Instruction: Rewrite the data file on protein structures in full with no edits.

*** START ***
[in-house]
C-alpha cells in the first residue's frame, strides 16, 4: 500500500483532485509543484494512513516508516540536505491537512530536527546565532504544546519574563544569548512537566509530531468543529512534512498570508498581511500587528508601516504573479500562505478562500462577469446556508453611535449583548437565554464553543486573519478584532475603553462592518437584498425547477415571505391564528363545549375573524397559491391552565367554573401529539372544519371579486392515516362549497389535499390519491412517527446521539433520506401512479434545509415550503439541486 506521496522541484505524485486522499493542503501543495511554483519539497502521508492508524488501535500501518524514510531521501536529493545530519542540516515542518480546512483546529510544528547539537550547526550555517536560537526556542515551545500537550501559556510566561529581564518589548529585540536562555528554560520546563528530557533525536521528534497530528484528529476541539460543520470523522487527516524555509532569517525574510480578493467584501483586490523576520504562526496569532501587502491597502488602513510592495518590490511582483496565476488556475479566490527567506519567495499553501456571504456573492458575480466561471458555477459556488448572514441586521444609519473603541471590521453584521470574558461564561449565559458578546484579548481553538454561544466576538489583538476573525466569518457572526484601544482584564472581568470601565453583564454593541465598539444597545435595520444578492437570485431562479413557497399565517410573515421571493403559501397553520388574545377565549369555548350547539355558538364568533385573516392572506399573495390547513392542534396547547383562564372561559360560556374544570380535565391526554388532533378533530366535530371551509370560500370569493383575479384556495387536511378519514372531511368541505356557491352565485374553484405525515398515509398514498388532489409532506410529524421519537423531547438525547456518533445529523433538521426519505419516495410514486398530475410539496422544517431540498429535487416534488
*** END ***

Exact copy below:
[in-house]
C-alpha cells in the first residue's frame, strides 16, 4: 500500500483532485509543484494512513516508516540536505491537512530536527546565532504544546519574563544569548512537566509530531468543529512534512498570508498581511500587528508601516504573479500562505478562500462577469446556508453611535449583548437565554464553543486573519478584532475603553462592518437584498425547477415571505391564528363545549375573524397559491391552565367554573401529539372544519371579486392515516362549497389535499390519491412517527446521539433520506401512479434545509415550503439541486 506521496522541484505524485486522499493542503501543495511554483519539497502521508492508524488501535500501518524514510531521501536529493545530519542540516515542518480546512483546529510544528547539537550547526550555517536560537526556542515551545500537550501559556510566561529581564518589548529585540536562555528554560520546563528530557533525536521528534497530528484528529476541539460543520470523522487527516524555509532569517525574510480578493467584501483586490523576520504562526496569532501587502491597502488602513510592495518590490511582483496565476488556475479566490527567506519567495499553501456571504456573492458575480466561471458555477459556488448572514441586521444609519473603541471590521453584521470574558461564561449565559458578546484579548481553538454561544466576538489583538476573525466569518457572526484601544482584564472581568470601565453583564454593541465598539444597545435595520444578492437570485431562479413557497399565517410573515421571493403559501397553520388574545377565549369555548350547539355558538364568533385573516392572506399573495390547513392542534396547547383562564372561559360560556374544570380535565391526554388532533378533530366535530371551509370560500370569493383575479384556495387536511378519514372531511368541505356557491352565485374553484405525515398515509398514498388532489409532506410529524421519537423531547438525547456518533445529523433538521426519505419516495410514486398530475410539496422544517431540498429535487416534488